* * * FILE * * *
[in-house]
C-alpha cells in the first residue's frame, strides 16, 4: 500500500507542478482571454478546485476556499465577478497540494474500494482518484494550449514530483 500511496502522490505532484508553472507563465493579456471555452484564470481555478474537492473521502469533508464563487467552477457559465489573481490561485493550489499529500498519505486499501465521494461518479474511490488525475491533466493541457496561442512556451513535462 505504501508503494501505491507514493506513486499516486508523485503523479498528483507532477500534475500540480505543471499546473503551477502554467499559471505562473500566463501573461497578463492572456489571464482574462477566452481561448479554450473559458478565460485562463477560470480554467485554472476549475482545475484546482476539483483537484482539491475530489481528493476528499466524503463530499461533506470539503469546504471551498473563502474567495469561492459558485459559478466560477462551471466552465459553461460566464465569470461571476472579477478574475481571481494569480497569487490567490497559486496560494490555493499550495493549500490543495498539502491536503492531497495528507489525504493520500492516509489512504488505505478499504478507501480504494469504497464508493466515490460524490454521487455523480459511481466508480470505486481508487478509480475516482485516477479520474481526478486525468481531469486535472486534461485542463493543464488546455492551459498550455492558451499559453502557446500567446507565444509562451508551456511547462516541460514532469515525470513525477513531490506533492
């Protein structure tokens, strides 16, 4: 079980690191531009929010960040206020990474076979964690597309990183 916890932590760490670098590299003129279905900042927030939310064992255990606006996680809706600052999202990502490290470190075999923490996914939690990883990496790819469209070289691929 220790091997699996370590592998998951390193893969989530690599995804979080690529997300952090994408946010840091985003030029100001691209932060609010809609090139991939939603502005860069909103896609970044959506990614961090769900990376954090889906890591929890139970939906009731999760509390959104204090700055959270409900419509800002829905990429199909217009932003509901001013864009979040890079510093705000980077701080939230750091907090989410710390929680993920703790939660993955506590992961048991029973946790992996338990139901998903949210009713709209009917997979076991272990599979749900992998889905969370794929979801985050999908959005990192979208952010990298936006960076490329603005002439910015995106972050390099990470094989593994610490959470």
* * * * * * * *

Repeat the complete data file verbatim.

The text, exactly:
[in-house]
C-alpha cells in the first residue's frame, strides 16, 4: 500500500507542478482571454478546485476556499465577478497540494474500494482518484494550449514530483 500511496502522490505532484508553472507563465493579456471555452484564470481555478474537492473521502469533508464563487467552477457559465489573481490561485493550489499529500498519505486499501465521494461518479474511490488525475491533466493541457496561442512556451513535462 505504501508503494501505491507514493506513486499516486508523485503523479498528483507532477500534475500540480505543471499546473503551477502554467499559471505562473500566463501573461497578463492572456489571464482574462477566452481561448479554450473559458478565460485562463477560470480554467485554472476549475482545475484546482476539483483537484482539491475530489481528493476528499466524503463530499461533506470539503469546504471551498473563502474567495469561492459558485459559478466560477462551471466552465459553461460566464465569470461571476472579477478574475481571481494569480497569487490567490497559486496560494490555493499550495493549500490543495498539502491536503492531497495528507489525504493520500492516509489512504488505505478499504478507501480504494469504497464508493466515490460524490454521487455523480459511481466508480470505486481508487478509480475516482485516477479520474481526478486525468481531469486535472486534461485542463493543464488546455492551459498550455492558451499559453502557446500567446507565444509562451508551456511547462516541460514532469515525470513525477513531490506533492
């Protein structure tokens, strides 16, 4: 079980690191531009929010960040206020990474076979964690597309990183 916890932590760490670098590299003129279905900042927030939310064992255990606006996680809706600052999202990502490290470190075999923490996914939690990883990496790819469209070289691929 220790091997699996370590592998998951390193893969989530690599995804979080690529997300952090994408946010840091985003030029100001691209932060609010809609090139991939939603502005860069909103896609970044959506990614961090769900990376954090889906890591929890139970939906009731999760509390959104204090700055959270409900419509800002829905990429199909217009932003509901001013864009979040890079510093705000980077701080939230750091907090989410710390929680993920703790939660993955506590992961048991029973946790992996338990139901998903949210009713709209009917997979076991272990599979749900992998889905969370794929979801985050999908959005990192979208952010990298936006960076490329603005002439910015995106972050390099990470094989593994610490959470």